vectors, lists, maps and sets

Vectors and maps have a lot in common. They both associate keys with values, the difference being that with vectors the keys are limited to integers while in maps the keys can be more or less anything. That is, in fact, how Clojure looks at vectors—which means that many of the functions that work with maps will also work with vectors. For example, assoc and dissoc work fine on vectors. Thus (assoc [:title :by :published] 1 :author) will give you [:title :author :published].

the maps that you create with the literal {} or the hash-map function make no promises about the order of their keys. There is a second flavor of map that keeps its keys sorted. You can make one of these sorted maps with the aptly named function sorted-map.

the order of values returned from vals is arbitrary, but it’s guaranteed to match the order of the keys returned by the keys function.

Like maps, sets have their own ideas about the order of their elements. The set that you wrote as #{:sci-fi :romance :mystery} is liable to come back to you as #{:sci-fi :mystery :romance}.

You can create a larger set from an existing set with conj; remove elements with disj

(#{"derby" "h2" "hsqldb" "sqlite"} subprotocol)

this is a test to see if the value bound to subprotocol is the name of a database that we recognize

If you’re worried that you may have a set with nil as a member, use contains? to check for membership

logic

Under the hood, = is identical to the Java equals method.

The rule is simple: in an if statement and any other Boolean context, only false and nil get treated as false. Everything else is treated as true.

cond takes pairs of expressions, each pair made up of a predicate expression and a value expression

(defn shipping-charge [preferred-customer order-amount]
 	  (cond
 	    preferred-customer 0.0
 	    (< order-amount 50.0) 5.0
 	    (< order-amount 100.0) 10.0
 	    :else (* 0.1 order-amount)))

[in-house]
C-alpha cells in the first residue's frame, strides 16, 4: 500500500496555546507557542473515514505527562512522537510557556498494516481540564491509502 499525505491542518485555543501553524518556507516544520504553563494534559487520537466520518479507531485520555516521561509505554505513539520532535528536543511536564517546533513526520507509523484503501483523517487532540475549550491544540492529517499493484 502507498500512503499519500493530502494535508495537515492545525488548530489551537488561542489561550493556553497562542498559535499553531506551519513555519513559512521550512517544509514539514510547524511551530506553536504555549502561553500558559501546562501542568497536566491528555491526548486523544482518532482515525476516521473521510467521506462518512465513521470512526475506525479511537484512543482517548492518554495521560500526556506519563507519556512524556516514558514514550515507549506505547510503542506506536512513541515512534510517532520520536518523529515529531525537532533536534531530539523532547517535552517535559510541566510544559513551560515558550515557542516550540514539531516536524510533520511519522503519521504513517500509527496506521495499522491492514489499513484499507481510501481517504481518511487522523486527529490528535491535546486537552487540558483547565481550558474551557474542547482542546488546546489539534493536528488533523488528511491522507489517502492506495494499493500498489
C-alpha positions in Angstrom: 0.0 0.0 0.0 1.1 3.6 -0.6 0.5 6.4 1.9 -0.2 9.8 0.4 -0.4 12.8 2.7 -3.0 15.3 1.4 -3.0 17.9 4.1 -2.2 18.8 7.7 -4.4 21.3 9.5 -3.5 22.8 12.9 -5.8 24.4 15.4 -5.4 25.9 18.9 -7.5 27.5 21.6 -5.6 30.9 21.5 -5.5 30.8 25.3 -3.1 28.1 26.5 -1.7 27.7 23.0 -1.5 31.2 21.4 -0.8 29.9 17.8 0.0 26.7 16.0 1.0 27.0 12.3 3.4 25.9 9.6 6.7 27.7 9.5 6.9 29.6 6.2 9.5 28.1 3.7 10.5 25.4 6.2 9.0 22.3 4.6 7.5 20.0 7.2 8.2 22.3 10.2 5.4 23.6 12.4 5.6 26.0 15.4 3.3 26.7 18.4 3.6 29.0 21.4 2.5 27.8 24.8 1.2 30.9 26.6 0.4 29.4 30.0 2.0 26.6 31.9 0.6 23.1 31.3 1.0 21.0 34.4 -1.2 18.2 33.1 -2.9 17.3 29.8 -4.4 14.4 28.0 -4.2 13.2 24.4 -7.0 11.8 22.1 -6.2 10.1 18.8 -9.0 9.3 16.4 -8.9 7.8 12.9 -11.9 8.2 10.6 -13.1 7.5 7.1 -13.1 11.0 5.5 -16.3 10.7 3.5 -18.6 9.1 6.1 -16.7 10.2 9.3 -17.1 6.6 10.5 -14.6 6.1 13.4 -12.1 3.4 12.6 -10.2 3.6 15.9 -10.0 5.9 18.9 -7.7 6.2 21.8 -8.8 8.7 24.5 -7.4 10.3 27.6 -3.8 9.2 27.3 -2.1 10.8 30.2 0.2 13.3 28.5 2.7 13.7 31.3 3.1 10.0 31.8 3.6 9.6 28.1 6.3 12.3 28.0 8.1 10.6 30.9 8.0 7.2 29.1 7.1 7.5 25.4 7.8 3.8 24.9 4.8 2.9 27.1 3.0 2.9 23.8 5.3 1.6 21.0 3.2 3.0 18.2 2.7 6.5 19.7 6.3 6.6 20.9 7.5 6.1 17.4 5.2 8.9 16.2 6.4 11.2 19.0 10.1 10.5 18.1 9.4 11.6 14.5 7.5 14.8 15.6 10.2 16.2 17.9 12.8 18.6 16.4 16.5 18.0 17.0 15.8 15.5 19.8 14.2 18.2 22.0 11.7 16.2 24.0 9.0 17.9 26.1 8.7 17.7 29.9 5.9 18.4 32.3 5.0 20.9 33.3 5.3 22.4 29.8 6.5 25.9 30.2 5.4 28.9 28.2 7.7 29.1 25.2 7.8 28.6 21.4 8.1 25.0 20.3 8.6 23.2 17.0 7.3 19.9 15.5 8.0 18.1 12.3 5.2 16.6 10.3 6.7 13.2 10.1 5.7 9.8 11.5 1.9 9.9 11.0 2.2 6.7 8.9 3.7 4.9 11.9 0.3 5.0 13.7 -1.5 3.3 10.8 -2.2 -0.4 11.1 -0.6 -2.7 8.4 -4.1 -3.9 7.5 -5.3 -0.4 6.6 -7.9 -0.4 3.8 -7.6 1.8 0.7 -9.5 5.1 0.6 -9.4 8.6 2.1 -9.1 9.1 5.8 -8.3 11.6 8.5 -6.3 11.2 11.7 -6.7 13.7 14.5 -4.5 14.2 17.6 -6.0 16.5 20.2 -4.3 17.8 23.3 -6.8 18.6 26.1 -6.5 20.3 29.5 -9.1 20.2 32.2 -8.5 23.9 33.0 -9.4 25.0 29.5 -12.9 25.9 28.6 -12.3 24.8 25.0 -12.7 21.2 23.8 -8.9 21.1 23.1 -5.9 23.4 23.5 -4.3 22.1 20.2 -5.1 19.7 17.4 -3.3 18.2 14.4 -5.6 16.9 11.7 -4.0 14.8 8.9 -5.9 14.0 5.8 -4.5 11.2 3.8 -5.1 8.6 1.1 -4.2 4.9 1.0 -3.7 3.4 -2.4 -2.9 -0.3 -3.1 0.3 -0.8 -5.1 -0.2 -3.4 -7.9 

case, which based on a single value.

(defn customer-greeting [status]
 	  (case status
 	    :gold       "Welcome, welcome, welcome back!!!"
 	    :preferred  "Welcome back!"
 	                "Welcome to Blotts Books"))

If nothing matches, then the expression evaluates to the last, unpaired expression—in this case "Welcome to Blotts Books".

And the easiest way to get hold of an exception value is to use the built-in ex-info function:

(defn publish-book [book]
 	  (when (not (:title book))
 	    (throw
 	      (ex-info "A book needs a title!" {:book book})))
 	
 	  ;; Lots of publishing stuff...
 	  )

The ex-info function takes a string describing the problem and a (possibly empty) map containing any other pertinent information.

if you want to catch an exception generated by ex-info you will need to look for exceptions of type clojure.lang.ExceptionInfo.

multimethod

(defn dispatch-book-format [book]
 (cond
  (vector? book) :vector-book
  (contains? book :title) :standard-map
  (contains? book :book) :alternative-map))

(defmulti normalize-book dispatch-book-format)

(defmethod normalize-book :vector-book [book]
 {:title (first book) :author (second book)})
	
(defmethod normalize-book :standard-map [book]
 book)
	
(defmethod normalize-book :alternative-map [book]
 {:title (:book book) :author (:by book)})

if the dispatch function produces a value for which there is no corresponding defmethod, Clojure will generate an exception. Alternatively, you can supply a method for the value :default that will cover the everything else case.

multimethod addition does not have to appear in the same file

pre and post conditions

To set up a :pre condition just add a map after the arguments—a map with a :pre key. The value should be a vector of expressions.

(defn publish-book [book]
 	  {:pre [(:title book) (:author book)]}
 	  (print-book book)
 	  (ship-book book))

You can even take the checking one step further by specifying a :post condition, which lets you check on the value returned from the function.

(defn publish-book [book]
 	  {:pre  [(:title book) (:author book)]
 	   :post [(boolean? %)]}
 	  (print-book book)
 	  (ship-book book))

functions

One more example of a function-generating function is every-pred. It combines predicate functions into a single function that ands them all together.

(def cheap-horror-possession?
 	  (every-pred
 	    cheap?
 	    horror?
 	    (fn [book] (= (:title book) "Possession"))))

def

you can get at both the symbol and the value buried inside of the var:

(def author "Austen")  ; Make a var.

#'author               ; Get at the var for author -> "Austen".

(def the-var #'author) ; Grab the var.

(.get the-var)         ; Get the value of the var: "Austen"
(.-sym the-var)        ; Get the symbol of the var: author

dynamic vars

there is a Clojure convention for naming dynamic vars. The convention is that dynamic vars should begin and end with * (earmuffs)

(def ^:dynamic *debug-enabled* false)
 	
 	(defn debug [msg]
 	  (if *debug-enabled*
 	    (println msg)))
 	
 	(binding [*debug-enabled* true]
 	  (debug "Calling that darned function")
 	  (some-troublesome-function-that-needs-logging)
 	  (debug "Back from that darned function"))

set!, which changes the value of a dynamic var from inside the binding.

(set! *print-length* 2)
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